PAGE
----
It's starting to look like a good time to value shop; there are a lot of solid companies that are finally posting solid earnings again and represent great value, observes Richard Moroney of Upside.
Dillard’s (DDS) has delivered eight straight quarters of higher same-store sales. The retailer’s operating profit margins have widened steadily during that stretch, boosted by tighter cost controls and improved inventory management.
Dillard’s, which has repurchased 34% of outstanding shares since January 2010, operates more than 300 department stores and clearance centers in 29 states.
At less than 15 times trailing earnings, shares trade 7% below their three-year average. Dillard’s looks even more attractive based on projected growth, with per-share profits expected to surge 33% to $5.78 in fiscal 2013 ending January.
Shares trade at less than 13 times that estimate, 20% below the median for S&P 1500 department stores. For fiscal 2014, the consensus projects 9% profit growth. Dillard’s is a Best Buy.
This company scores in the top 10% of our research universe for both Value and Momentum. The stock trades at a discount to three-year averages based on trailing P/E (a 27% discount) and price/sales (8%).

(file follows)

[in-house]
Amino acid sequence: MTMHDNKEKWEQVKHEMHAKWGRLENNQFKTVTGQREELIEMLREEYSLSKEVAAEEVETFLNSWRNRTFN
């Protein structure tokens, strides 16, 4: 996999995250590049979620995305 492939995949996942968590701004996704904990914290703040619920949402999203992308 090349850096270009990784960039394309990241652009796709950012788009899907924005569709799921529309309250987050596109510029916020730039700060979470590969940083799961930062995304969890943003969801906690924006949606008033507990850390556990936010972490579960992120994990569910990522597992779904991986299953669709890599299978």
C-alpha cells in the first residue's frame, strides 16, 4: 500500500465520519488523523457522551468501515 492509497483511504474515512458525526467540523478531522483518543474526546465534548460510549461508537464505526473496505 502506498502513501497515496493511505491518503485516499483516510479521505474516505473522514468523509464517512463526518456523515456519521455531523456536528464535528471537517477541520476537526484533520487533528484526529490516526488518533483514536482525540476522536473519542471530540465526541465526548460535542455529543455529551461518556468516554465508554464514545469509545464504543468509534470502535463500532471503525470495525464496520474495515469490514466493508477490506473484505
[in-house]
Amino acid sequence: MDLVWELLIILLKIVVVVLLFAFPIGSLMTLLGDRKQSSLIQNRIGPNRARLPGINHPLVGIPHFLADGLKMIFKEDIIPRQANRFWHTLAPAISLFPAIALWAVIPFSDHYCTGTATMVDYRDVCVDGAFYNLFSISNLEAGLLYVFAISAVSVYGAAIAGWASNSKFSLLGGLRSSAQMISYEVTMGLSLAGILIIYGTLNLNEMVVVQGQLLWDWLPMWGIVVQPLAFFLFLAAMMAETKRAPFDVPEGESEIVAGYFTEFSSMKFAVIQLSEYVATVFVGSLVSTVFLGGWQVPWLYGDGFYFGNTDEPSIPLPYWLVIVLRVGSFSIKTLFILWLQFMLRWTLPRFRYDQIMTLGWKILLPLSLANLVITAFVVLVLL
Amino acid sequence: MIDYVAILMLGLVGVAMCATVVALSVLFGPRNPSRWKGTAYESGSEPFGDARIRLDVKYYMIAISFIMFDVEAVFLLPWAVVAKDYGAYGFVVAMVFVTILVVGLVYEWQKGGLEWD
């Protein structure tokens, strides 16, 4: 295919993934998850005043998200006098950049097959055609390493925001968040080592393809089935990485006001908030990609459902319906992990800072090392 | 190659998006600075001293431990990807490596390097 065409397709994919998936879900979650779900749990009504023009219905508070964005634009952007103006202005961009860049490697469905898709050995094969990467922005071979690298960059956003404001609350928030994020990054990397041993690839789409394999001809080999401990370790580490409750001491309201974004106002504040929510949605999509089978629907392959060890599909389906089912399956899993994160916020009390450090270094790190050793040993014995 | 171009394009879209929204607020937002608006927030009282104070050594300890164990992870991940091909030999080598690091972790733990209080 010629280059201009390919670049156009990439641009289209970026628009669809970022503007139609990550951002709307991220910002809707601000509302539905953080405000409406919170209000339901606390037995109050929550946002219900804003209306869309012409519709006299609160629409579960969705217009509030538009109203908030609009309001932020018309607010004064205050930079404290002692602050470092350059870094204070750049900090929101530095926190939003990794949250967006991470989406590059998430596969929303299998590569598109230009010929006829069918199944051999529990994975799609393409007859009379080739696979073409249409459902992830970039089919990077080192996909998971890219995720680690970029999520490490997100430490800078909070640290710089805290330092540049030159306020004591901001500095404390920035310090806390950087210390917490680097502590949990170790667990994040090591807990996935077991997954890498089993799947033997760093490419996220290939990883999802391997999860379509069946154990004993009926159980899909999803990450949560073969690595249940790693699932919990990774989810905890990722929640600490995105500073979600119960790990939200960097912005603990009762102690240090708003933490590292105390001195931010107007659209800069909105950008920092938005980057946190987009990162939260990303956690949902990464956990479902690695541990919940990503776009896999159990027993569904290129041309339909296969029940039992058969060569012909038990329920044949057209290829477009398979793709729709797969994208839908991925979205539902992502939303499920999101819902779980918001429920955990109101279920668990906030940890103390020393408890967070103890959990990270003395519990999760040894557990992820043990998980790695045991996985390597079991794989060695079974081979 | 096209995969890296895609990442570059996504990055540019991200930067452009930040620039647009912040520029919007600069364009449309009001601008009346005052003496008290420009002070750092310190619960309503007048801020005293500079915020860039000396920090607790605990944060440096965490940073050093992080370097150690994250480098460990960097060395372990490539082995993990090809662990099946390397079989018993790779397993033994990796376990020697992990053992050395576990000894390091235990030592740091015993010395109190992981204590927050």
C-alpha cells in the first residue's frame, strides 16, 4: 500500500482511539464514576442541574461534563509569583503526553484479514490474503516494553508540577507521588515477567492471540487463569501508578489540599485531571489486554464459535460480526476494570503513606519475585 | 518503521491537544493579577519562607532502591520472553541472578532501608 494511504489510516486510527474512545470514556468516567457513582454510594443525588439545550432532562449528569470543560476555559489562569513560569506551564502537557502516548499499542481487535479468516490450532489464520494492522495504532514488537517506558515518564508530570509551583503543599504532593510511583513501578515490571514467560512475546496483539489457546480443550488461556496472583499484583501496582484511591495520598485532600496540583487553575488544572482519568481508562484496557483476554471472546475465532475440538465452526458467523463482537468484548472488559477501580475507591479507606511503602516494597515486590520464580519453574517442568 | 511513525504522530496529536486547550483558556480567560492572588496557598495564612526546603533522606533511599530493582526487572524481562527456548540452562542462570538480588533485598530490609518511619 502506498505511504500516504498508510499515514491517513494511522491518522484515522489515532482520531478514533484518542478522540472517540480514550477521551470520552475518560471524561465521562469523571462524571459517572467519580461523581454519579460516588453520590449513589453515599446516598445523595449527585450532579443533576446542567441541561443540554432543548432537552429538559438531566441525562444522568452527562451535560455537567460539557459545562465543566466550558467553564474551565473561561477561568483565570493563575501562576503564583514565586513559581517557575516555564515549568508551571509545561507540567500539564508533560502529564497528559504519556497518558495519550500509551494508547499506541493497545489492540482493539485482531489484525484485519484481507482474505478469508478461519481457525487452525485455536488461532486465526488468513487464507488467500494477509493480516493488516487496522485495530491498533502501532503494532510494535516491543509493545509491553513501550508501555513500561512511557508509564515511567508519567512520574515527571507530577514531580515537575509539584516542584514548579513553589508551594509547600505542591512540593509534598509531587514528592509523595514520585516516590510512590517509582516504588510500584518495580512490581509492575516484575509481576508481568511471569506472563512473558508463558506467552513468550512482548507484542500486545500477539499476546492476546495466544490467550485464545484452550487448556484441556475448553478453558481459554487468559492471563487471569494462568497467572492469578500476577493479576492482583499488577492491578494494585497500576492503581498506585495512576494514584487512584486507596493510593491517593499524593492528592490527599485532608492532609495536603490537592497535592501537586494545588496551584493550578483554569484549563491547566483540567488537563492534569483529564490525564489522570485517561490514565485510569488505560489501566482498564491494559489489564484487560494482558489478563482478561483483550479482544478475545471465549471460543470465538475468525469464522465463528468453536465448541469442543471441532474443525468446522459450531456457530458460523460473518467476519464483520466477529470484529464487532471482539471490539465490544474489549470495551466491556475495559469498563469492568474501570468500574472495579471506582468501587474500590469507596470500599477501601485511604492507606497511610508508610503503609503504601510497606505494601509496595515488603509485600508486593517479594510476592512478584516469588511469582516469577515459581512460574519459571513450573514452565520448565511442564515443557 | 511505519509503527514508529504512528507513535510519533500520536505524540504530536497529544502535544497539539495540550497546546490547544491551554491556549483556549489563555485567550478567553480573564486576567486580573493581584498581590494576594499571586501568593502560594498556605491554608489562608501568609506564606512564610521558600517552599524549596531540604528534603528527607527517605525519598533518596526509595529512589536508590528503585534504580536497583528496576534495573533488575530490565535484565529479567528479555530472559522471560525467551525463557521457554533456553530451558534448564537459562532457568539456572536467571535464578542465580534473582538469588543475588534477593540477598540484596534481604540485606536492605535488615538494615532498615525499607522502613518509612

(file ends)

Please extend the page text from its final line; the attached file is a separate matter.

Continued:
Relative to other makers of electrical equipment in the S&P 1500, EnerSys trades at discounts of at least 40% based on P/E ratios using trailing and expected current-year earnings.
A leading maker of industrial batteries, EnerSys has delivered eight consecutive quarters of higher operating cash flow and ten quarters of sales growth. Lead prices have rebounded, potentially crimping profit margins. But EnerSys entered the September quarter with a near-record backlog.
The consensus calls for per-share profits of 87 cents for the September quarter, implying 50% growth, on 4% higher revenue. EnerSys has topped consensus profit estimates in four straight quarters. Moreover, plenty of pessimism already appears built into the stock, down 11% since the end of August. EnerSys is a Best Buy.